At a press conference at the JBoss World Berlin conference here, executives from Red Hat and JBoss held no punches in responding to the interoperability pact between Microsoft and Novell, and Oracles stated plans to deliver its own distribution of Linux—both moves viewed as attacks on the Red Hat/JBoss base.
Marc Fleury, senior vice president and general manager of the JBoss division of Red Hat, said the Microsoft/Novell deal is "more interesting and what they are trying to do is fork the legal support by saying they will not sue."
Yet, Fleury said JBoss knew when it was acquired by Red Hat earlier this year that "there was a high likelihood of an answer by IBM, Microsoft, Oracle" and others.
However, "the Microsoft one was always a legal threat, and its a lot more clever than the one from Oracle, which was a for-show move," Fleury said.
Moreover, Fleury said that when Red Hat sealed the deal to acquire JBoss last April, both he and Red Hat CEO Matthew Szulik personally reached out to Novell CEO Ron Hovespian "immediately and tried to preserve that [Linux core] relationship, in response to Microsoft. But now I think the boys over in Redmond [Wash., where Microsoft is headquartered] are laughing their butts off" over making the recent interoperability pact with Novell.
Scott Crenshaw, Red Hats senior director of product management and marketing, said: "Our position here is that the reason that Linux has gotten such wide adoption and continues to grow so fast is because of the vibrancy of the open-source community, and we think that Red Hats commitment to the open-source innovation model is whats driven our leadership. So the notion of putting a tax on open-source innovation is something we dont consider an acceptable option."
Asked specifically how Red Hat would respond should Microsoft CEO Steve Ballmer offer to do a similar deal with Red Hat, Crenshaw said: "If hes shopping that deal and he managed to find a company that would take it, its interesting to observe. But you shouldnt expect that Red Hat is going to show interest in that."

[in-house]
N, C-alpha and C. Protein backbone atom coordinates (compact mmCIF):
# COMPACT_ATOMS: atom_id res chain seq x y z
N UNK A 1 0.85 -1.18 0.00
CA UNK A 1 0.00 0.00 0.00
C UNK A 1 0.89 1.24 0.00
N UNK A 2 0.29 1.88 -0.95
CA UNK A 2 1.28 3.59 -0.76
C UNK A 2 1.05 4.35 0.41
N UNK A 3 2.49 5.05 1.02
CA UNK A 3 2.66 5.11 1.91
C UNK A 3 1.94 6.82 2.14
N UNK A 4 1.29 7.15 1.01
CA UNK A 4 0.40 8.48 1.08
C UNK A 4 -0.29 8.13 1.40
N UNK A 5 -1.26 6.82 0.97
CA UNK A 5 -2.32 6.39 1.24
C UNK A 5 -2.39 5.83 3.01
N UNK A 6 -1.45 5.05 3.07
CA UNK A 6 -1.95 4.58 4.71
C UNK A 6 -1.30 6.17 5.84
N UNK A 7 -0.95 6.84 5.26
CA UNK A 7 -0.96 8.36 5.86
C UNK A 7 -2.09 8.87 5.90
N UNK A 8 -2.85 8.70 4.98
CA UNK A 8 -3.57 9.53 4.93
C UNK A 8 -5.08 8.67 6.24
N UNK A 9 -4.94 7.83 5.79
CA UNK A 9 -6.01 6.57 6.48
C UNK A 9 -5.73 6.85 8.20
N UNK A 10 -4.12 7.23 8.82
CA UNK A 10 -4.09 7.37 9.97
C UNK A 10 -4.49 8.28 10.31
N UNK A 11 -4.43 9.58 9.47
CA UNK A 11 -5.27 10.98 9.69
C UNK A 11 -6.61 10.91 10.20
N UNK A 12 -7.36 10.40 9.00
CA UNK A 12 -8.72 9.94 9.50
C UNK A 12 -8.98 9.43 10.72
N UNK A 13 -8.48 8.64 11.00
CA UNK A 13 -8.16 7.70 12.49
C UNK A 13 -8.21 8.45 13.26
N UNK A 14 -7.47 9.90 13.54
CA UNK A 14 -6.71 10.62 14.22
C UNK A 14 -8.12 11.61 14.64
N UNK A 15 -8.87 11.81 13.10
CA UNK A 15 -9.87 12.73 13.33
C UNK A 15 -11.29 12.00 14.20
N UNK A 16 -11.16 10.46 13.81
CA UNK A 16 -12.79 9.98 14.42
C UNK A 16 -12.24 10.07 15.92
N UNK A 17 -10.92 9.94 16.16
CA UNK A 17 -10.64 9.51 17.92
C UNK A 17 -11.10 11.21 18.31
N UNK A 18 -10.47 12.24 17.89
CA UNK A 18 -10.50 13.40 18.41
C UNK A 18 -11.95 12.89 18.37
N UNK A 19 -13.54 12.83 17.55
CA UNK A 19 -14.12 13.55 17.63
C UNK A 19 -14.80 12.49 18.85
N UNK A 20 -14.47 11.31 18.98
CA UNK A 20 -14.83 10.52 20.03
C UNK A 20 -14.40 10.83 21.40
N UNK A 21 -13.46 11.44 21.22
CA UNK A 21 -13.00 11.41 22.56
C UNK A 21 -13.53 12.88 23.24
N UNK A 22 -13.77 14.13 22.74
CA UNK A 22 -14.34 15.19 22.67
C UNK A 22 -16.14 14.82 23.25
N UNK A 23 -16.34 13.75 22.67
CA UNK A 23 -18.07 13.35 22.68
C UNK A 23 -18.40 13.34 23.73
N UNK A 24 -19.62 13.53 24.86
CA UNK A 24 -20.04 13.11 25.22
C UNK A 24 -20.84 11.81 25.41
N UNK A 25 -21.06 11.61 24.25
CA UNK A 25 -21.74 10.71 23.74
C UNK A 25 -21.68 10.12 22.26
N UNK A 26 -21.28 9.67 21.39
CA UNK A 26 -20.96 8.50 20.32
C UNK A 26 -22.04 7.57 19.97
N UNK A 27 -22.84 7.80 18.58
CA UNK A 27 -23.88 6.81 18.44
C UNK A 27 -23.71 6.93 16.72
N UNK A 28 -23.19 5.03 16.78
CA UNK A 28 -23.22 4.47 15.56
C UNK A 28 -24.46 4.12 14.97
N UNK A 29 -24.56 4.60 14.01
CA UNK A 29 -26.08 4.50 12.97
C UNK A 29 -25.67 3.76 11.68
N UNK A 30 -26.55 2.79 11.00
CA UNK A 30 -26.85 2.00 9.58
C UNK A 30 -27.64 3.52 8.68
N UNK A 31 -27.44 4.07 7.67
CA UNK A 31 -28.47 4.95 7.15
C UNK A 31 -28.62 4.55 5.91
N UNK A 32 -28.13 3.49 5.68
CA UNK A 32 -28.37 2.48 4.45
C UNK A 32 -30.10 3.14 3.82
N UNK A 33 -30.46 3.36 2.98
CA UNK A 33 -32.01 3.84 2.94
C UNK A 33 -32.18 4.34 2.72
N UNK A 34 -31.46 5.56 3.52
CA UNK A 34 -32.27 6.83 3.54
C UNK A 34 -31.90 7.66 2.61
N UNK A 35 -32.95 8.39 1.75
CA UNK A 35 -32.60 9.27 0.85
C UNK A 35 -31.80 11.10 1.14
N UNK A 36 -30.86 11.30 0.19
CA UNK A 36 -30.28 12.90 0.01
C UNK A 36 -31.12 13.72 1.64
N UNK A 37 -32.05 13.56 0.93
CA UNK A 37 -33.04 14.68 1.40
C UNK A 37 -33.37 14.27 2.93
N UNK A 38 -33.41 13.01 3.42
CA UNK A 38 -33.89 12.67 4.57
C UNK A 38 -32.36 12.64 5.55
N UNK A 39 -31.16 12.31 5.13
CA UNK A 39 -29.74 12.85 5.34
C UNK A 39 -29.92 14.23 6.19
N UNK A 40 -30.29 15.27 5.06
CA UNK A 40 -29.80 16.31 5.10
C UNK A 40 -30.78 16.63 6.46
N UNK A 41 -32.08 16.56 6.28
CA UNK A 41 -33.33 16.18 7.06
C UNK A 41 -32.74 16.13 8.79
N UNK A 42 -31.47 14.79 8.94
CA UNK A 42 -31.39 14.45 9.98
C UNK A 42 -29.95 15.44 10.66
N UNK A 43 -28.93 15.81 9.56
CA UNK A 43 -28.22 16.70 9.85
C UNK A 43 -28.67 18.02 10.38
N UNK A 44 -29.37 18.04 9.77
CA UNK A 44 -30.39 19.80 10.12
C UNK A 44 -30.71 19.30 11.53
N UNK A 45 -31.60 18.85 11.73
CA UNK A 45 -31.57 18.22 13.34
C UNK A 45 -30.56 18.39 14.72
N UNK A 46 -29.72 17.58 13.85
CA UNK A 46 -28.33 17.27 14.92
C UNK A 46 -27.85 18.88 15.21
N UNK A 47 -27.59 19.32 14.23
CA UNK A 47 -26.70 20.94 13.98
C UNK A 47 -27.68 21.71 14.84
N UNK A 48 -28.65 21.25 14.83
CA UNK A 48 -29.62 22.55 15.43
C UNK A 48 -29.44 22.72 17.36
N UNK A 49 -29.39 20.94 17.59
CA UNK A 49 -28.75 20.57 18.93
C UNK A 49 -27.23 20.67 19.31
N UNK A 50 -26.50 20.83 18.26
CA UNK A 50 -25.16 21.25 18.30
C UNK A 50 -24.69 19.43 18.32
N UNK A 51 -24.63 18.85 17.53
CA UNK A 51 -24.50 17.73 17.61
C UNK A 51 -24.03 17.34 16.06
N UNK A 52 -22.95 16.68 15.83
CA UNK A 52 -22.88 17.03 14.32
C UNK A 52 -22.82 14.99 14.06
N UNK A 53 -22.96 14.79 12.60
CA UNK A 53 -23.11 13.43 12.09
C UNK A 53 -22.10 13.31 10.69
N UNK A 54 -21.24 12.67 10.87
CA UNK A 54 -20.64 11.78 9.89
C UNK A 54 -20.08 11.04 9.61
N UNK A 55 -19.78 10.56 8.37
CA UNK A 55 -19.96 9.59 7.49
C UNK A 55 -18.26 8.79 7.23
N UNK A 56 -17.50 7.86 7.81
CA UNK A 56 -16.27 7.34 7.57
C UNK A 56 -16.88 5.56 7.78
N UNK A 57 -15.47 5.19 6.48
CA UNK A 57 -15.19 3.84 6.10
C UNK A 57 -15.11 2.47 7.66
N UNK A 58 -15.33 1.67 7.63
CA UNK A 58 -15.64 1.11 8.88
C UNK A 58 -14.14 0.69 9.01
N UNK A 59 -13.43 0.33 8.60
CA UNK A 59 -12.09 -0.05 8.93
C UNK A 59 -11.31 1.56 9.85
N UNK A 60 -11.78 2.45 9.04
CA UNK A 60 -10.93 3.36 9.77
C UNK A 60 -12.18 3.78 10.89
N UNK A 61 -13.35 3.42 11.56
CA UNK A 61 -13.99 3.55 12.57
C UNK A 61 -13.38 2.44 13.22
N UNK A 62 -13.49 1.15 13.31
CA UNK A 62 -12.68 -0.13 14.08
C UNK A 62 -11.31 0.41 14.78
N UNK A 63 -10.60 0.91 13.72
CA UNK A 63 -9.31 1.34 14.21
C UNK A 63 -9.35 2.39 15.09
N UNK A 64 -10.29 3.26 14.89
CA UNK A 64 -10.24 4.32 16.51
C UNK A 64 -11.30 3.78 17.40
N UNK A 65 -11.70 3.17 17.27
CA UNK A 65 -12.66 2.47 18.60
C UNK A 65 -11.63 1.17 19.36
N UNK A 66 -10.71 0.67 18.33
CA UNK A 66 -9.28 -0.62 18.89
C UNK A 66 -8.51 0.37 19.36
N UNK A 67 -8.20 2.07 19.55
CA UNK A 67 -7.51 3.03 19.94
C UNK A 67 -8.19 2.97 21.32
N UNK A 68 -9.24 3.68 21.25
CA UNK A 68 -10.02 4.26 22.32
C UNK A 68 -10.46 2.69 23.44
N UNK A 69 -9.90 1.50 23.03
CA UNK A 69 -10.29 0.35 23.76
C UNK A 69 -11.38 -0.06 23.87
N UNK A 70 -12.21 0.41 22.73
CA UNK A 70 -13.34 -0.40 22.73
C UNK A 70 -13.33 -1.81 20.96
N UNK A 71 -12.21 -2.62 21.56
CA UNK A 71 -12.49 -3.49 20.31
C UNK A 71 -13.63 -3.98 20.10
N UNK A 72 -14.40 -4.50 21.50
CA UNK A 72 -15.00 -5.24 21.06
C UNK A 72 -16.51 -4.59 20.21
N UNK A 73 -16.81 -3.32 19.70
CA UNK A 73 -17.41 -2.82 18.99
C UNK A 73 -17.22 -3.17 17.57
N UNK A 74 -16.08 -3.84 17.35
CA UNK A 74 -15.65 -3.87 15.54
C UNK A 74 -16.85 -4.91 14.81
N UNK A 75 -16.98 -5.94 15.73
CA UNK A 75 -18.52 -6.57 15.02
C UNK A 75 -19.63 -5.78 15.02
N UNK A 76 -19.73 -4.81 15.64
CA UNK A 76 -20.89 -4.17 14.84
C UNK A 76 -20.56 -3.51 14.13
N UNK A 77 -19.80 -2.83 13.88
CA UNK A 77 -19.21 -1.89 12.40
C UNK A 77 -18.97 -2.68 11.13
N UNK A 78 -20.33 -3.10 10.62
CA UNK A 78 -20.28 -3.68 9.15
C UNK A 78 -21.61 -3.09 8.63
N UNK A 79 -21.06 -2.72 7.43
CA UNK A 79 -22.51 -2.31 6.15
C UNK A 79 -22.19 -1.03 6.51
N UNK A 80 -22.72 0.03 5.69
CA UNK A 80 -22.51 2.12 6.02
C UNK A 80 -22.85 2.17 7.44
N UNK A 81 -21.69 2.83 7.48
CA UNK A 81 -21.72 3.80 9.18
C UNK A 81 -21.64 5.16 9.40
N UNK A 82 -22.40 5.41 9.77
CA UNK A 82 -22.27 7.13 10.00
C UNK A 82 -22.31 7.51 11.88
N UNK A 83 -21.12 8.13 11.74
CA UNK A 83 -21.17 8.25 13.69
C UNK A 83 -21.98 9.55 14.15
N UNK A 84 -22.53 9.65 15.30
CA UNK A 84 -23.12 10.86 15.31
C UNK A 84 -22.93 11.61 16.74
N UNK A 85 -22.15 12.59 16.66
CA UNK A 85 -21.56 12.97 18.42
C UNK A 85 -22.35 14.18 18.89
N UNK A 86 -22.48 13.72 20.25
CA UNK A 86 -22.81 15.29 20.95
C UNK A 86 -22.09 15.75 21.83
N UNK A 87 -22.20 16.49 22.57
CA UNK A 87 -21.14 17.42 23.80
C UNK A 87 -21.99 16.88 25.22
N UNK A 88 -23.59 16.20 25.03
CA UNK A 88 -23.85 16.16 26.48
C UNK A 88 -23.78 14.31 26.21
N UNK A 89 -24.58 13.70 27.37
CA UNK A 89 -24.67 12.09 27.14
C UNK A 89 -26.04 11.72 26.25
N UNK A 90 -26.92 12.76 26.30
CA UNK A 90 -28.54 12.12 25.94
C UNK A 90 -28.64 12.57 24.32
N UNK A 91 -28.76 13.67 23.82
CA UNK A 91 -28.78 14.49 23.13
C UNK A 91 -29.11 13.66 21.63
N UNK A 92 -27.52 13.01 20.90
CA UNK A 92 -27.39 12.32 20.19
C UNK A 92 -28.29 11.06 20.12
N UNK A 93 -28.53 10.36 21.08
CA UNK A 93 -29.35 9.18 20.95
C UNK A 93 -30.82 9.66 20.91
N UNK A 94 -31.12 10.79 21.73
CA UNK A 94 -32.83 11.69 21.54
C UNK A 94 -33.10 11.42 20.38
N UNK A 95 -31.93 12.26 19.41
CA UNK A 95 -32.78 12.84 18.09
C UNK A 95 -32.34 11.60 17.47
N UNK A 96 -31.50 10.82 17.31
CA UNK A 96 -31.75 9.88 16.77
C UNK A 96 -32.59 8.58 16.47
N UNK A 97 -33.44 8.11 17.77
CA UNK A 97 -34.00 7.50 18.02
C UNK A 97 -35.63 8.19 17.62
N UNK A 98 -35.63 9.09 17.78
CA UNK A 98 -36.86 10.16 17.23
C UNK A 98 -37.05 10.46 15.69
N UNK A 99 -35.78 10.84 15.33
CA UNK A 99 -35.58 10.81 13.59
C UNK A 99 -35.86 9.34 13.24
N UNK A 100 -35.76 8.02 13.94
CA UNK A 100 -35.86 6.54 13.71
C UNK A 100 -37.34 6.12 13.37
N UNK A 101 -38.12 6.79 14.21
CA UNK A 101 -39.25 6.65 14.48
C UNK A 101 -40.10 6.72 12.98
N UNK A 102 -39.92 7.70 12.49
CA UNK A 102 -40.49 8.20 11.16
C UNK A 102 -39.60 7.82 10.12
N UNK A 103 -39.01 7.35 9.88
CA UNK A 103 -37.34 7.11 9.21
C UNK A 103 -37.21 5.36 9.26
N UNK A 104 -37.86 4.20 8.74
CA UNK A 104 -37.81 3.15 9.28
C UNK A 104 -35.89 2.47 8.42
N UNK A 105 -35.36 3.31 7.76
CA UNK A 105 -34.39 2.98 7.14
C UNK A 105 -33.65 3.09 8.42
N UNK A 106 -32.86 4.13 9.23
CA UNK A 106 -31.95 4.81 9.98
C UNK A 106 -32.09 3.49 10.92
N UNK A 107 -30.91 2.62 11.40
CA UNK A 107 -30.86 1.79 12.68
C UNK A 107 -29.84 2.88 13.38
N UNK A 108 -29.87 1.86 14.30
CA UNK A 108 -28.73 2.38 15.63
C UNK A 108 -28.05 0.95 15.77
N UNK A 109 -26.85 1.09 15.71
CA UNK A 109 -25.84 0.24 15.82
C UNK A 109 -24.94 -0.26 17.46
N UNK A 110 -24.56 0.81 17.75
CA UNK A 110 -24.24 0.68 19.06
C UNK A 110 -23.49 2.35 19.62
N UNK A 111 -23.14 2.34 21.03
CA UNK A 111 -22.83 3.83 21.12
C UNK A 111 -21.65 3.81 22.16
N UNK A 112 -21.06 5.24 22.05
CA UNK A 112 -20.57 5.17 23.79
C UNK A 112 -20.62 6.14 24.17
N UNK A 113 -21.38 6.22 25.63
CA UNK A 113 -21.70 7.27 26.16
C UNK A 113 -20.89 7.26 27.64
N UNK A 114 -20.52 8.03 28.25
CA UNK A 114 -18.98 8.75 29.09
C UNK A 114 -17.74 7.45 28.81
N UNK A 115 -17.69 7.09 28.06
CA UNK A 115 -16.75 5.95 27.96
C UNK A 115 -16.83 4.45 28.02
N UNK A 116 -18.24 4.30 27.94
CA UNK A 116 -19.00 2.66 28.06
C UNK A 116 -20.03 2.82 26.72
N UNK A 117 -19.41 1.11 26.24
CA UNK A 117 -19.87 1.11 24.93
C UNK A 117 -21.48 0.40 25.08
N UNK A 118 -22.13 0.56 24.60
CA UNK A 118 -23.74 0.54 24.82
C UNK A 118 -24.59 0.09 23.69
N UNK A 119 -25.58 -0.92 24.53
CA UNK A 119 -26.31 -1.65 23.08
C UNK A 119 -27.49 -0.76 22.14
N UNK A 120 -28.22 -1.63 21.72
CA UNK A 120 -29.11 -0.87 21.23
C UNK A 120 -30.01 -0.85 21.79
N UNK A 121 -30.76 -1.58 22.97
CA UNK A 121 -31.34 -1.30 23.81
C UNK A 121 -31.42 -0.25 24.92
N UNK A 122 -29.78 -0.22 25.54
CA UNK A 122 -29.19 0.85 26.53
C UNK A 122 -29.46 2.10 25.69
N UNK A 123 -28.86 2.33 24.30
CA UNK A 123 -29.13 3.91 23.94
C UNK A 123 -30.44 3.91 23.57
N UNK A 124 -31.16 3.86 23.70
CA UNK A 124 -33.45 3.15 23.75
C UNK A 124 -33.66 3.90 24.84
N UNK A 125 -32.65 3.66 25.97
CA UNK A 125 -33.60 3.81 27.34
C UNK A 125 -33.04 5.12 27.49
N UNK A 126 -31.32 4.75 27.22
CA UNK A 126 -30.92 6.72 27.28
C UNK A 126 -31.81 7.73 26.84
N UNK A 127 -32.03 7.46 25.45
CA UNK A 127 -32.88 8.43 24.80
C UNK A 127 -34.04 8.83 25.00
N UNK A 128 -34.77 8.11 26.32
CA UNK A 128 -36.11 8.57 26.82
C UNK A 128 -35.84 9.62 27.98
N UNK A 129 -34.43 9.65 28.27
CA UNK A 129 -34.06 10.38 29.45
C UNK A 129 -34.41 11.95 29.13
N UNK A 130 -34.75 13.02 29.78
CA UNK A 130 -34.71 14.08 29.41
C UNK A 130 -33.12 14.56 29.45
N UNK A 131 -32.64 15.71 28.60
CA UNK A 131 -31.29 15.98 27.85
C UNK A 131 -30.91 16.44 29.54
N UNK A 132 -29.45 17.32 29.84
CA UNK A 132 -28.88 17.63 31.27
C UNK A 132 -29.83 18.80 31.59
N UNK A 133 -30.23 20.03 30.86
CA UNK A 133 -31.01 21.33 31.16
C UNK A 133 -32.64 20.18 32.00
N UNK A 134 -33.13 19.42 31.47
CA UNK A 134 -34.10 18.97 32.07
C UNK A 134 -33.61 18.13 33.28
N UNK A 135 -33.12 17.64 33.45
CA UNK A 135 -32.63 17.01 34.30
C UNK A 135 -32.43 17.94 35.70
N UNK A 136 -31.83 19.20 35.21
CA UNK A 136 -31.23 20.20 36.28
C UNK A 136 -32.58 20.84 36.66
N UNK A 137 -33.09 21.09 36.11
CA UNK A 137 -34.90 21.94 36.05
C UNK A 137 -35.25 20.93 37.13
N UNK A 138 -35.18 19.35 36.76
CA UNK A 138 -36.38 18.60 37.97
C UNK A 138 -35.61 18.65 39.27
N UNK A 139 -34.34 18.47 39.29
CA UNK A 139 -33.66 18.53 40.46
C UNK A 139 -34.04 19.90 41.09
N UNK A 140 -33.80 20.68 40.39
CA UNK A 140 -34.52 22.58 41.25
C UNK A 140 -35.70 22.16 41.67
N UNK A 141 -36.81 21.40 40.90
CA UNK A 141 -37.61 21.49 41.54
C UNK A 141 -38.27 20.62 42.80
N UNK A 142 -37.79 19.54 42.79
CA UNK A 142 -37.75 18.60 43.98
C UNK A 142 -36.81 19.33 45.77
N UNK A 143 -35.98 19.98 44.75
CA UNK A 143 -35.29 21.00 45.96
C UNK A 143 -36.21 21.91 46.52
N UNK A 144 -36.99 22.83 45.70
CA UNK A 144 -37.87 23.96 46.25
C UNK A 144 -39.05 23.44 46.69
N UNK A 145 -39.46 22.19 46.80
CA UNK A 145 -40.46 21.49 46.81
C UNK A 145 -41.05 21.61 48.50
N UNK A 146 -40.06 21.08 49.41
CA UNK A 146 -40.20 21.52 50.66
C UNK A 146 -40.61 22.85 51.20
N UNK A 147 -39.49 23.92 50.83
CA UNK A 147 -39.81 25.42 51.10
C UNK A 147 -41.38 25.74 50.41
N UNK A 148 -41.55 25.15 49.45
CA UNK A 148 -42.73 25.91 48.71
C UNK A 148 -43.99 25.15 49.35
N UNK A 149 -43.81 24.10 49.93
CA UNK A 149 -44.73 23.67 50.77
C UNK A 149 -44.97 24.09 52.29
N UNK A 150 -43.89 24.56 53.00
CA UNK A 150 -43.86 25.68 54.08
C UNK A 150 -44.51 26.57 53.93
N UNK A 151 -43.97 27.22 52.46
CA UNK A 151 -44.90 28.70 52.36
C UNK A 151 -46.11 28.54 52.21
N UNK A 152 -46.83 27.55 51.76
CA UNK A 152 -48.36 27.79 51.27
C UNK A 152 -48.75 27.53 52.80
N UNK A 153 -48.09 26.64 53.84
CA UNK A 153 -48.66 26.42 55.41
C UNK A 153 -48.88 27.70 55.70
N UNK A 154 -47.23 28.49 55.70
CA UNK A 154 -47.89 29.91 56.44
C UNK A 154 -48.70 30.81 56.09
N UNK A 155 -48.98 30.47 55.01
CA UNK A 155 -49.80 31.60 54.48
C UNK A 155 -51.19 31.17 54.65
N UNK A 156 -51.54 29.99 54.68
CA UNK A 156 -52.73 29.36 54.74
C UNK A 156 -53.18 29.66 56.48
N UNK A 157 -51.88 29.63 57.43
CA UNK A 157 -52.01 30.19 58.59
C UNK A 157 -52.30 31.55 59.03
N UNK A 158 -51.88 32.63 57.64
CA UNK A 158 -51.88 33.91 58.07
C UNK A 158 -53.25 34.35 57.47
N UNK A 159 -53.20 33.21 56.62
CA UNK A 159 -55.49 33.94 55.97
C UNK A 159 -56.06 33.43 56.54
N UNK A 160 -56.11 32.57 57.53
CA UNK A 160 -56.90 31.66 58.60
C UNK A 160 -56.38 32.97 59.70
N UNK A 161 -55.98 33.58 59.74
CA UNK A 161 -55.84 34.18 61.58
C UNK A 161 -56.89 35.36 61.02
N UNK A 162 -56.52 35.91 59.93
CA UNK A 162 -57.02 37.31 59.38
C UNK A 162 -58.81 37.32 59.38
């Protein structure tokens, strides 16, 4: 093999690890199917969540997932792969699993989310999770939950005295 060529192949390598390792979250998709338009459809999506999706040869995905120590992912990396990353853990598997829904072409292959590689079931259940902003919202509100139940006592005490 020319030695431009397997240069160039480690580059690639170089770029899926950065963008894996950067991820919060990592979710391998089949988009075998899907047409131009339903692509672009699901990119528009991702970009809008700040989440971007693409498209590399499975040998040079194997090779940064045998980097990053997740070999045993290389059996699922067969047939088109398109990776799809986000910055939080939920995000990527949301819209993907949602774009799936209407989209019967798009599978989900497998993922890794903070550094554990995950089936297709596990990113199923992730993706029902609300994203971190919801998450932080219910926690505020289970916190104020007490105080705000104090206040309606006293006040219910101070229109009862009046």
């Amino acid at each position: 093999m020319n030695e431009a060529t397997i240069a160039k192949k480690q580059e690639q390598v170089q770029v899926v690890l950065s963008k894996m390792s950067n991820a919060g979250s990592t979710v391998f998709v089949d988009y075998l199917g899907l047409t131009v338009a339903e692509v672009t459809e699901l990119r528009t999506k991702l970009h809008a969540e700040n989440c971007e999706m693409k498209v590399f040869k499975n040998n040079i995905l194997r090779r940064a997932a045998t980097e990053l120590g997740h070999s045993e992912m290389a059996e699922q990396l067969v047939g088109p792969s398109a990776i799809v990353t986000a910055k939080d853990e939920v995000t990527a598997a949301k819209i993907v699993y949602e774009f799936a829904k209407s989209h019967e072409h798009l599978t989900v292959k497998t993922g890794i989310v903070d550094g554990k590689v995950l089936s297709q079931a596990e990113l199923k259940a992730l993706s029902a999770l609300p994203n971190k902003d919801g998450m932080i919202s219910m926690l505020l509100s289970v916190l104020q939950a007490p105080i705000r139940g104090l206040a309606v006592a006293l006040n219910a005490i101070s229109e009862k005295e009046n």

On the Oracle front, Fleury said JBoss brings a dimension to Red Hat that makes it the solid open-source choice, and that is its professional open-source heritage of offering bullet-proof support and services.
"Others are making claims, like Larry Ellison [CEO of Oracle], saying they can support anything because its open source," Fleury said. But, he noted, Red Hat is the enterprise Linux market leader and JBoss averages 60 to 80 percent of the contributions to its open-source stack. "We are the legitimate supporters of the open-source middleware stack," he said.
According to rumors that swirled around early this year, Oracle was interested in acquiring JBoss. The company also has been said to have been interested in acquiring Red Hat.
Asked if he believes Larry Ellison hates Red Hat/JBoss, Fleury said, "No, I dont think he hates us, but hes [ticked] off, I am sure. I dont see the Oracle announcement as that eventful. Well see what Oracle actually delivers on his promises. This is a classic attack through the press and investors."
Asked to describe why Ellison and Oracle made its Linux move, Fleury said: "Maybe hes [ticked] off because he didnt buy JBoss, or its a play to hurt our share price. … We are not here to analyze why hes doing it."
For his part, Fleury said one way for Red Hat to combat the Ellison strategy is to accelerate the companys push up the stack with more applications and services. "Thats one way to do it, but I dont make those decisions," he said with a smile.
Meanwhile, Crenshaw said for Oracle, Red Hat is the database giants fastest-growing platform.
Still, the Linux "product theyve announced is not Red Hat Enterprise Linux; theyve changed the code significantly," Crenshaw said. "Its a different product that will have to build its own ecosystem."
Crenshaw acknowledged that the market will have to figure out what to do once Oracle has actually delivered. In the meantime, he said Red Hat customers fall into one of three categories regarding the Oracle Linux play: A large number do not care, a smaller number are looking at the possible price advantages an Oracle distribution might provide them and are "curious," and another smaller group is "considering evaluating" the technology.
Yet, neither the Microsoft/Novell nor the Oracle move is going to alter Red Hats plans, Crenshaw said. "Red Hat has had to compete with hundreds of distributions and competitors, and the Oracle challenge should not be taken lightly," he said. However, "these challenges are not unusual for us."
Both Crenshaw and Fleury noted the SCO attack on IBMs Linux as an opening shot in the industry. But "SCO was a frail hack; Microsoft is a competent competitor," Fleury said.
Still, both Fleury and Crenshaw said Red Hat continues to have good working relationships with both Microsoft and Oracle. The "coopetition" between the various companies does not necessarily change, they said.
"We continue to work with Oracle with Red Hat Linux, and we continue to interoperate with Microsoft," Fleury said.